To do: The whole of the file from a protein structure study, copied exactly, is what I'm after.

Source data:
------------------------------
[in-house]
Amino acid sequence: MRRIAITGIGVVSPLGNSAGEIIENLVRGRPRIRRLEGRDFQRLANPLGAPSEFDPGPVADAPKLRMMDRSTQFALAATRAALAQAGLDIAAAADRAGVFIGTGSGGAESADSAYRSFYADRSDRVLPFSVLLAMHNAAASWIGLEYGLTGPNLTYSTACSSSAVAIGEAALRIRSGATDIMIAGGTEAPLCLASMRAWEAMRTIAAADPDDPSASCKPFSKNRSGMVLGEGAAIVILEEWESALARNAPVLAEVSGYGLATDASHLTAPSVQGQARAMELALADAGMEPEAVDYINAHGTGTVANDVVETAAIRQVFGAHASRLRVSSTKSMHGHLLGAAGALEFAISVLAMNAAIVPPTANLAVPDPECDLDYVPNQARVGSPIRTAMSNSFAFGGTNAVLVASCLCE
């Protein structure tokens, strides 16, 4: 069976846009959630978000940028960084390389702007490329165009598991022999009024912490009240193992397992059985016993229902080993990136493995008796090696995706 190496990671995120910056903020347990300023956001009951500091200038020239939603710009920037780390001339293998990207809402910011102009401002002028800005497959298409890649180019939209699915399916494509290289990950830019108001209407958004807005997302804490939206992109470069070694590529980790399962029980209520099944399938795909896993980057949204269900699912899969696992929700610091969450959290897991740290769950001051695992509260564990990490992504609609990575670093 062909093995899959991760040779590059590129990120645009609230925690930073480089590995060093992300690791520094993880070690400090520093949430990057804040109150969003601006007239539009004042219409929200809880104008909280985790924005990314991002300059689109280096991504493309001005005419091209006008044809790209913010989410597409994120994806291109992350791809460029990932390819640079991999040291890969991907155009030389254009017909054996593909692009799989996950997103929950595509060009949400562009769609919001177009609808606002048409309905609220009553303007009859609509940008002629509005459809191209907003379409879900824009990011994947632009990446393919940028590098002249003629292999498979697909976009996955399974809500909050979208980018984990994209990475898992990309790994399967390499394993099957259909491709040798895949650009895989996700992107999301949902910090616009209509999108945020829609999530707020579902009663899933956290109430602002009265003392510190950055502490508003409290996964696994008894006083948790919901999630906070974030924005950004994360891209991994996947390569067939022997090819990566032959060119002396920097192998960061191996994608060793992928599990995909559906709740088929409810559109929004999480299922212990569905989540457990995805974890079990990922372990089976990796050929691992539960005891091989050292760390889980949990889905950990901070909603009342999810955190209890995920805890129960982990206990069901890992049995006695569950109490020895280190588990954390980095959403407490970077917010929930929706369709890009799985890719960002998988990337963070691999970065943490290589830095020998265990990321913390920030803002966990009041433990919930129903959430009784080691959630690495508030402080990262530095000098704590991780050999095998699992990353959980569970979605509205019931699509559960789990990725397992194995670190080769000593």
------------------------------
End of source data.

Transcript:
[in-house]
Amino acid sequence: MRRIAITGIGVVSPLGNSAGEIIENLVRGRPRIRRLEGRDFQRLANPLGAPSEFDPGPVADAPKLRMMDRSTQFALAATRAALAQAGLDIAAAADRAGVFIGTGSGGAESADSAYRSFYADRSDRVLPFSVLLAMHNAAASWIGLEYGLTGPNLTYSTACSSSAVAIGEAALRIRSGATDIMIAGGTEAPLCLASMRAWEAMRTIAAADPDDPSASCKPFSKNRSGMVLGEGAAIVILEEWESALARNAPVLAEVSGYGLATDASHLTAPSVQGQARAMELALADAGMEPEAVDYINAHGTGTVANDVVETAAIRQVFGAHASRLRVSSTKSMHGHLLGAAGALEFAISVLAMNAAIVPPTANLAVPDPECDLDYVPNQARVGSPIRTAMSNSFAFGGTNAVLVASCLCE
């Protein structure tokens, strides 16, 4: 069976846009959630978000940028960084390389702007490329165009598991022999009024912490009240193992397992059985016993229902080993990136493995008796090696995706 190496990671995120910056903020347990300023956001009951500091200038020239939603710009920037780390001339293998990207809402910011102009401002002028800005497959298409890649180019939209699915399916494509290289990950830019108001209407958004807005997302804490939206992109470069070694590529980790399962029980209520099944399938795909896993980057949204269900699912899969696992929700610091969450959290897991740290769950001051695992509260564990990490992504609609990575670093 062909093995899959991760040779590059590129990120645009609230925690930073480089590995060093992300690791520094993880070690400090520093949430990057804040109150969003601006007239539009004042219409929200809880104008909280985790924005990314991002300059689109280096991504493309001005005419091209006008044809790209913010989410597409994120994806291109992350791809460029990932390819640079991999040291890969991907155009030389254009017909054996593909692009799989996950997103929950595509060009949400562009769609919001177009609808606002048409309905609220009553303007009859609509940008002629509005459809191209907003379409879900824009990011994947632009990446393919940028590098002249003629292999498979697909976009996955399974809500909050979208980018984990994209990475898992990309790994399967390499394993099957259909491709040798895949650009895989996700992107999301949902910090616009209509999108945020829609999530707020579902009663899933956290109430602002009265003392510190950055502490508003409290996964696994008894006083948790919901999630906070974030924005950004994360891209991994996947390569067939022997090819990566032959060119002396920097192998960061191996994608060793992928599990995909559906709740088929409810559109929004999480299922212990569905989540457990995805974890079990990922372990089976990796050929691992539960005891091989050292760390889980949990889905950990901070909603009342999810955190209890995920805890129960982990206990069901890992049995006695569950109490020895280190588990954390980095959403407490970077917010929930929706369709890009799985890719960002998988990337963070691999970065943490290589830095020998265990990321913390920030803002966990009041433990919930129903959430009784080691959630690495508030402080990262530095000098704590991780050999095998699992990353959980569970979605509205019931699509559960789990990725397992194995670190080769000593």